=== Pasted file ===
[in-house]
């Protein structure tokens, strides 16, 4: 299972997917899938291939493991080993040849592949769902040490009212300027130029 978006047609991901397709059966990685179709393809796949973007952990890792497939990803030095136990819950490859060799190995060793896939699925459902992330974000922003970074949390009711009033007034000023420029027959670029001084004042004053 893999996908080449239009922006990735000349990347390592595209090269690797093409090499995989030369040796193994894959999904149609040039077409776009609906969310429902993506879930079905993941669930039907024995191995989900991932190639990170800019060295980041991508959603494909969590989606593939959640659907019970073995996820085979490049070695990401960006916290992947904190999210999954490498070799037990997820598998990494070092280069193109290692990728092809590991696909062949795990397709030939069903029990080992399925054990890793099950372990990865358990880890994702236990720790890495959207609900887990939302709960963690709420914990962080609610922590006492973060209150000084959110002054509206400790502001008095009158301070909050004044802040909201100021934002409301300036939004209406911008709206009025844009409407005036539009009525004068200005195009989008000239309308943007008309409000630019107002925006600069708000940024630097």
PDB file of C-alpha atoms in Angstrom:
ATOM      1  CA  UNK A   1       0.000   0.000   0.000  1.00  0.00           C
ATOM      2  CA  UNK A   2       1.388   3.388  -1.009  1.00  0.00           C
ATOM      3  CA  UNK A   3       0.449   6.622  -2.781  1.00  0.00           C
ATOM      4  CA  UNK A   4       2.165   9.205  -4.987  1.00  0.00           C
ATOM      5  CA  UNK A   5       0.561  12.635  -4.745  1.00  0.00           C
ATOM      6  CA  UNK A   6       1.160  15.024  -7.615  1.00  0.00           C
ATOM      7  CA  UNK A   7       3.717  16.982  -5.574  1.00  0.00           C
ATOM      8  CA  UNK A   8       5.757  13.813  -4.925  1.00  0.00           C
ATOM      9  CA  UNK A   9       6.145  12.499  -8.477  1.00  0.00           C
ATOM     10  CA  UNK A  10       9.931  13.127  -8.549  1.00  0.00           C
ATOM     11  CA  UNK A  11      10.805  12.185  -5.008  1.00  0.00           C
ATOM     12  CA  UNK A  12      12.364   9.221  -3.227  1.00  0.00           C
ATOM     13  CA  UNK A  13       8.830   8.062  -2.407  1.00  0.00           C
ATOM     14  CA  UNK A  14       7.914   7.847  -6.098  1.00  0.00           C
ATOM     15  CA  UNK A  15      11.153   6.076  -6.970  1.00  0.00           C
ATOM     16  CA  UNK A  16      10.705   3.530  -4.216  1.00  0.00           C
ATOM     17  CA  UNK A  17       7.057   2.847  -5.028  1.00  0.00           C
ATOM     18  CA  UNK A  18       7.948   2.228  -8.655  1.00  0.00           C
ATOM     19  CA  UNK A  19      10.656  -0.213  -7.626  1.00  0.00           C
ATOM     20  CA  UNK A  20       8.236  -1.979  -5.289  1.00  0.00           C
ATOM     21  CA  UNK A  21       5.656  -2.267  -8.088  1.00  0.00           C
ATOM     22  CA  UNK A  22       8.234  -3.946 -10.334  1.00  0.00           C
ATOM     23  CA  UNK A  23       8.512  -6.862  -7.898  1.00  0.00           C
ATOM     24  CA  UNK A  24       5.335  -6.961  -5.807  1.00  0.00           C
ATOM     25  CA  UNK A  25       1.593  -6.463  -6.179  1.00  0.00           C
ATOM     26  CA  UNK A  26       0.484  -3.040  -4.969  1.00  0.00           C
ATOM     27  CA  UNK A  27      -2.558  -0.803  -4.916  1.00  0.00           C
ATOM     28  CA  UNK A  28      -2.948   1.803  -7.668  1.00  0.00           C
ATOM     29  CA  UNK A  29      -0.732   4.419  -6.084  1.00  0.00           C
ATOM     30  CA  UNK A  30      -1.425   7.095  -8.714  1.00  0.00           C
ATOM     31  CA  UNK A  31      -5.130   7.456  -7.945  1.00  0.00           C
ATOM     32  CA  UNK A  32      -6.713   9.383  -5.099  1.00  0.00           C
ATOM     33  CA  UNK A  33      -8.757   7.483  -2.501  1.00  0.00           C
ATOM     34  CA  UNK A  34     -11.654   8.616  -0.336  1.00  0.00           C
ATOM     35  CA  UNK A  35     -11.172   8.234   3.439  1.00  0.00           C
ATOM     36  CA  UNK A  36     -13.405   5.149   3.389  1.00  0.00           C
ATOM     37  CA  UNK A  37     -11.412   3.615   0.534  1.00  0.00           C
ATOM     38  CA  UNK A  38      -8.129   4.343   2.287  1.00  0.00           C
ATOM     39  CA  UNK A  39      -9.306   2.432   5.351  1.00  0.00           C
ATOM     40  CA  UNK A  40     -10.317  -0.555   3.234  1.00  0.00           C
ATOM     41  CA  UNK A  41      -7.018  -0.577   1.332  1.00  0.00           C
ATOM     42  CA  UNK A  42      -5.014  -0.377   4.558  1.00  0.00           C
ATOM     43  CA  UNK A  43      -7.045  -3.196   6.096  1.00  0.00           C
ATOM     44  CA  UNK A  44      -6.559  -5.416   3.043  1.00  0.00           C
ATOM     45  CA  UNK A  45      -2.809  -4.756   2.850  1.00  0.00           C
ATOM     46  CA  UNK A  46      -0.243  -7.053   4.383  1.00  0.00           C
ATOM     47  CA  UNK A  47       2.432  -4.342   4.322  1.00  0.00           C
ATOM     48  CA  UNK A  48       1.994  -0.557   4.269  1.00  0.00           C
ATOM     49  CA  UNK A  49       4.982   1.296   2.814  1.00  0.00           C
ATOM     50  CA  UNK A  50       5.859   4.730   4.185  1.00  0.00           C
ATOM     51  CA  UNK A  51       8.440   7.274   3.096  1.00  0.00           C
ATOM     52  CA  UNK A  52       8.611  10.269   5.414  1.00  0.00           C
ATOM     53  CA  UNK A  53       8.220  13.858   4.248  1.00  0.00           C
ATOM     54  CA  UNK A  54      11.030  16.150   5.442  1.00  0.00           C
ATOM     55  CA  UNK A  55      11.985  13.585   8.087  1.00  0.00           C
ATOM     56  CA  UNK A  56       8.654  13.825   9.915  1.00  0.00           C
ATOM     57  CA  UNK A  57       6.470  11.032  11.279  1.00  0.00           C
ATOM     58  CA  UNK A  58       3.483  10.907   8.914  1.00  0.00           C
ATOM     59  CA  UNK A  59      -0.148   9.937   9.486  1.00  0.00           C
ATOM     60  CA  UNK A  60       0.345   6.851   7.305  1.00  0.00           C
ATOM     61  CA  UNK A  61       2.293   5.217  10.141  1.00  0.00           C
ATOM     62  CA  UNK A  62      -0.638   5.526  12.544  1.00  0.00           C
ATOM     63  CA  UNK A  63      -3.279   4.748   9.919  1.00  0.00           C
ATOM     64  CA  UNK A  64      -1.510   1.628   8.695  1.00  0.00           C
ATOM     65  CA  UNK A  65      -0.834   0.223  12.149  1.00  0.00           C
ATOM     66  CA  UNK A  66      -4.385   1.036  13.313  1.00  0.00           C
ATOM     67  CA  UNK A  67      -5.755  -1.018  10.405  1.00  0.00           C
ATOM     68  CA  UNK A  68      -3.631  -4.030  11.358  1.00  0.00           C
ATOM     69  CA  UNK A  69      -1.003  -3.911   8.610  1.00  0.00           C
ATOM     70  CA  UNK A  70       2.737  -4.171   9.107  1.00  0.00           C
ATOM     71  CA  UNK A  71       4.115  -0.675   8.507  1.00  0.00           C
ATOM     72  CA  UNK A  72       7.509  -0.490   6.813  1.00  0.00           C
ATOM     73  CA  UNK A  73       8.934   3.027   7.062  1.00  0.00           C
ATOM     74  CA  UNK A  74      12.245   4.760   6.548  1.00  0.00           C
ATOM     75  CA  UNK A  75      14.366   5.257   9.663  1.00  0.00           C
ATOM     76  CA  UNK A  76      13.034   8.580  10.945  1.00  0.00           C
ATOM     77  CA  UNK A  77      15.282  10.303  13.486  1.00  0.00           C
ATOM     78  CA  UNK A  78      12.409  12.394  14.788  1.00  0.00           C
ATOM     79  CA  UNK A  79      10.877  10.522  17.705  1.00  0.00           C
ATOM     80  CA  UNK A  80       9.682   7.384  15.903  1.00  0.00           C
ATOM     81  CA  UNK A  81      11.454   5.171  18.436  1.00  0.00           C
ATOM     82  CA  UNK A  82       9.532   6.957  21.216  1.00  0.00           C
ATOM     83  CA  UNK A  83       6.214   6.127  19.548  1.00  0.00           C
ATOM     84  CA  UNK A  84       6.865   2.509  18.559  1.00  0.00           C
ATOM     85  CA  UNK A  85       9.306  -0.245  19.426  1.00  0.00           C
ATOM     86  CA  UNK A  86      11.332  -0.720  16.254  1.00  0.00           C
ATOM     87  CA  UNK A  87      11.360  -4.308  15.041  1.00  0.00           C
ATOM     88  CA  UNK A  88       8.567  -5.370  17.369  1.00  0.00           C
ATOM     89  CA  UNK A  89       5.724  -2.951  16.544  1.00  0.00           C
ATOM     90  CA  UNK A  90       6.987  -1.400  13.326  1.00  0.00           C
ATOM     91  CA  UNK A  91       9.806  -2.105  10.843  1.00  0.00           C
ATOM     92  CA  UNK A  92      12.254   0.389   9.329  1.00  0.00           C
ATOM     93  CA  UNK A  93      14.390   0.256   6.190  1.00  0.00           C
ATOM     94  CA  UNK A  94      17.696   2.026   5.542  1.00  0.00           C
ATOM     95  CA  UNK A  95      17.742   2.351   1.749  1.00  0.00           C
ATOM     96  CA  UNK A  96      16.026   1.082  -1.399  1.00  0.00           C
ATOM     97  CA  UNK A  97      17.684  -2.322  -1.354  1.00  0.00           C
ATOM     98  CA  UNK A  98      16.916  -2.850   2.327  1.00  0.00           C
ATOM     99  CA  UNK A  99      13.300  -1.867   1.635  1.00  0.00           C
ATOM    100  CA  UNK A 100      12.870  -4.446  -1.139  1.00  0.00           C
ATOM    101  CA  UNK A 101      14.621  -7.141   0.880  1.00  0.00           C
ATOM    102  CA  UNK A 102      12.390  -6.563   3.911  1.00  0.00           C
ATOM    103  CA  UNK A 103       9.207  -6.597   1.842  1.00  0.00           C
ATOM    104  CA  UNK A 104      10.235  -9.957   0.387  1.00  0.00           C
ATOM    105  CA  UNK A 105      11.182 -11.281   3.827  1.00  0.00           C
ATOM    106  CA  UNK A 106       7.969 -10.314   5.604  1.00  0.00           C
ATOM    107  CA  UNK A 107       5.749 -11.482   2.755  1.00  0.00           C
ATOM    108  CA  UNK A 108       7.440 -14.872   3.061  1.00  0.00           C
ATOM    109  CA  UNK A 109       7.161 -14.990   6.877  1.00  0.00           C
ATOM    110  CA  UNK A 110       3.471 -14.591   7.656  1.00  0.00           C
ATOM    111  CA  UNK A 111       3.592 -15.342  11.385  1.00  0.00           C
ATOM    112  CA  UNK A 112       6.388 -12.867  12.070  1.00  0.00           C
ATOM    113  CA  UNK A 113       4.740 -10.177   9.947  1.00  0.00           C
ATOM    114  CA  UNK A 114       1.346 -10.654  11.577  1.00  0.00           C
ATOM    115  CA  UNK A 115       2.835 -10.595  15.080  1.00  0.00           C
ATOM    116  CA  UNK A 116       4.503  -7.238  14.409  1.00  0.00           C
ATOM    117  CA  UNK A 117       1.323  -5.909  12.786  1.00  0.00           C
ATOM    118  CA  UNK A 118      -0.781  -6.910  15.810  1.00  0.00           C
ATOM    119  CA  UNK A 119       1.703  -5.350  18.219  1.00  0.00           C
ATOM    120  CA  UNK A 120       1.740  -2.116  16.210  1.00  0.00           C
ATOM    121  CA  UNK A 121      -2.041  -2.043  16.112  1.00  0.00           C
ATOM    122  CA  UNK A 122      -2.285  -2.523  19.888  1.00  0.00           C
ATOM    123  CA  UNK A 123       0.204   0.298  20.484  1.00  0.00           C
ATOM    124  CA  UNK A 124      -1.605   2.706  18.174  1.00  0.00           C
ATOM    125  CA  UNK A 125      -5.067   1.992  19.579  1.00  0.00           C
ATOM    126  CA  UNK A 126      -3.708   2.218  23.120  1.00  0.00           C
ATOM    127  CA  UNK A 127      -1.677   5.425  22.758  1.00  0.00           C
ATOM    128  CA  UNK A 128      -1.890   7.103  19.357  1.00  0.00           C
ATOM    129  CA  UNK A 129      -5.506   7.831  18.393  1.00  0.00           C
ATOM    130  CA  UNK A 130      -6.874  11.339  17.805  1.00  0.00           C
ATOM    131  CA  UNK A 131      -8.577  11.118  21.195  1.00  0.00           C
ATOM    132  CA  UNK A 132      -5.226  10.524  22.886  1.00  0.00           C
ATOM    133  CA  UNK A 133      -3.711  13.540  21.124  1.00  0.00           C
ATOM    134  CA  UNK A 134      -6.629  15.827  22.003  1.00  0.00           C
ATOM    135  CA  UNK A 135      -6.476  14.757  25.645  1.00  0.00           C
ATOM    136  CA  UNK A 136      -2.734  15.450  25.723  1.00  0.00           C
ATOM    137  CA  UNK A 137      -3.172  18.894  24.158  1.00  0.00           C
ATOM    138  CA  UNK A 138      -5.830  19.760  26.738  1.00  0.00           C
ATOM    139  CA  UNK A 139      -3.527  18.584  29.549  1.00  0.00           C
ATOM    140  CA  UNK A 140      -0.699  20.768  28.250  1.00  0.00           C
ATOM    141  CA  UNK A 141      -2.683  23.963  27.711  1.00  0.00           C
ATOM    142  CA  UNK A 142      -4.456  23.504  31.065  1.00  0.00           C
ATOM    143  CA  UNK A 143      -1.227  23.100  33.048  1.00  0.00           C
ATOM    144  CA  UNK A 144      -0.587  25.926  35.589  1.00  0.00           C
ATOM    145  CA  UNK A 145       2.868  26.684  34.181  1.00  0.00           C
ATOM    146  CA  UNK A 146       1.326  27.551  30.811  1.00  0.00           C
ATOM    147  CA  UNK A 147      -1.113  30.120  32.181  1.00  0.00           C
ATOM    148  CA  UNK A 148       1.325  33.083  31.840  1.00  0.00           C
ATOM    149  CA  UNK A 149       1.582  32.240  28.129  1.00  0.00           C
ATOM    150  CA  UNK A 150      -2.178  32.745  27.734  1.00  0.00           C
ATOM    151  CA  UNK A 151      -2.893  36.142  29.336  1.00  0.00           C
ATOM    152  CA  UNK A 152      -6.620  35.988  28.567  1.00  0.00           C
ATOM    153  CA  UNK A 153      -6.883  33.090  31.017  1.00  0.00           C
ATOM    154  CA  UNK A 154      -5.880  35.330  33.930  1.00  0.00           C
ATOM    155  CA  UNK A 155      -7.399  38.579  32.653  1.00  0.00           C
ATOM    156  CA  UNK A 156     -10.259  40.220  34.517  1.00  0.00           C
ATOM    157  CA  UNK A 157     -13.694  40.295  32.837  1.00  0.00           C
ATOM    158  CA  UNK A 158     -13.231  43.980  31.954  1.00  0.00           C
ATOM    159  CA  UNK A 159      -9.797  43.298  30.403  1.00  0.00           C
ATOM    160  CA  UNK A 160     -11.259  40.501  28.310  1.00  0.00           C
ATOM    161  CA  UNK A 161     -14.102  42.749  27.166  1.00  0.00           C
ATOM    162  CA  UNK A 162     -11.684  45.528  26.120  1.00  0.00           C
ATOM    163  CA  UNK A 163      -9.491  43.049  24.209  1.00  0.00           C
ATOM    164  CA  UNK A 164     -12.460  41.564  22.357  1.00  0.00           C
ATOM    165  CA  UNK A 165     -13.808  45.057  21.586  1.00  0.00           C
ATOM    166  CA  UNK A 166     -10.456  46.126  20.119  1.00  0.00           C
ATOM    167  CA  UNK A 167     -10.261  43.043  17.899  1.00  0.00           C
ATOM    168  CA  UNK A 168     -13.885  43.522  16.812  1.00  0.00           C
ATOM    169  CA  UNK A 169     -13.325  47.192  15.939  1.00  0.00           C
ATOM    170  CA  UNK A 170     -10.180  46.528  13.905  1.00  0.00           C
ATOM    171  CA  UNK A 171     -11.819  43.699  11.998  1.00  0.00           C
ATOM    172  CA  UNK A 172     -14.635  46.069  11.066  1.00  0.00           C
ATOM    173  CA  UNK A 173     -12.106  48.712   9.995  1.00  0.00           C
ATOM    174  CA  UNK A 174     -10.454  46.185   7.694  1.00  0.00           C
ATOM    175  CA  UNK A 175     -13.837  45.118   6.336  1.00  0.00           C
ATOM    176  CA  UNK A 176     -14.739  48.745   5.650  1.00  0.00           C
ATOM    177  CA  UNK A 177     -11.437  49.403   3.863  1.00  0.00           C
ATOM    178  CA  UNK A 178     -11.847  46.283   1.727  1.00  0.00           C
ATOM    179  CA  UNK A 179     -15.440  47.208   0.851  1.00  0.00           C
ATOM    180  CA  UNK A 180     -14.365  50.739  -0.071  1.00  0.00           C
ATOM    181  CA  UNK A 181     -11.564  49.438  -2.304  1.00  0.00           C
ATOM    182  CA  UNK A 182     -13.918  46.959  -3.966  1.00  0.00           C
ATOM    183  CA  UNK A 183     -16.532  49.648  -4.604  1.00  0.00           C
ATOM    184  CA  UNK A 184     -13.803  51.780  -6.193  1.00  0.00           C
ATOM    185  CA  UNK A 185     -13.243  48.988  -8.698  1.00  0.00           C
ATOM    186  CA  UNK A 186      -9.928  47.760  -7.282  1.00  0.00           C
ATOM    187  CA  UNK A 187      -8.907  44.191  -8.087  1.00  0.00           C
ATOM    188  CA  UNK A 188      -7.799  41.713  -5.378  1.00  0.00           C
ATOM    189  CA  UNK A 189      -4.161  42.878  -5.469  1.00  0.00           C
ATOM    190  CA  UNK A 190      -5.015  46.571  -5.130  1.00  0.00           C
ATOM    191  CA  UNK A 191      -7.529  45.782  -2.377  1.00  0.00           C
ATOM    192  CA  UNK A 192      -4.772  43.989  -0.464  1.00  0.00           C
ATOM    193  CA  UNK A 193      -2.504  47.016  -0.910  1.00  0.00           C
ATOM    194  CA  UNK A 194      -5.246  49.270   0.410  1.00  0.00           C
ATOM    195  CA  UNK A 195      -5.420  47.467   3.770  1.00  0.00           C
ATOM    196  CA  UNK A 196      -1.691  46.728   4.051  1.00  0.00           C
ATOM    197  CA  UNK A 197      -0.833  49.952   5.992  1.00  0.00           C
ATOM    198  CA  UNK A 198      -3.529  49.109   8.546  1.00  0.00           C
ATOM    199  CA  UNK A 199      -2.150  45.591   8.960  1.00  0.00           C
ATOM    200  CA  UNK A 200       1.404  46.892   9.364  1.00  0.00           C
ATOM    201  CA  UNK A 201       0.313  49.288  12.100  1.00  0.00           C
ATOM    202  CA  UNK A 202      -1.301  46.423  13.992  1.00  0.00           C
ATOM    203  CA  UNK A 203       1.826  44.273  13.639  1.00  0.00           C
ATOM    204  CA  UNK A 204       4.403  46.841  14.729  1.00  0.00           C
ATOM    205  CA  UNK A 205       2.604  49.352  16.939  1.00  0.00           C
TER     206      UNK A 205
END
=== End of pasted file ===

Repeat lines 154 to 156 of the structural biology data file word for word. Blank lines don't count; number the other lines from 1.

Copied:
ATOM    151  CA  UNK A 151      -2.893  36.142  29.336  1.00  0.00           C
ATOM    152  CA  UNK A 152      -6.620  35.988  28.567  1.00  0.00           C
ATOM    153  CA  UNK A 153      -6.883  33.090  31.017  1.00  0.00           C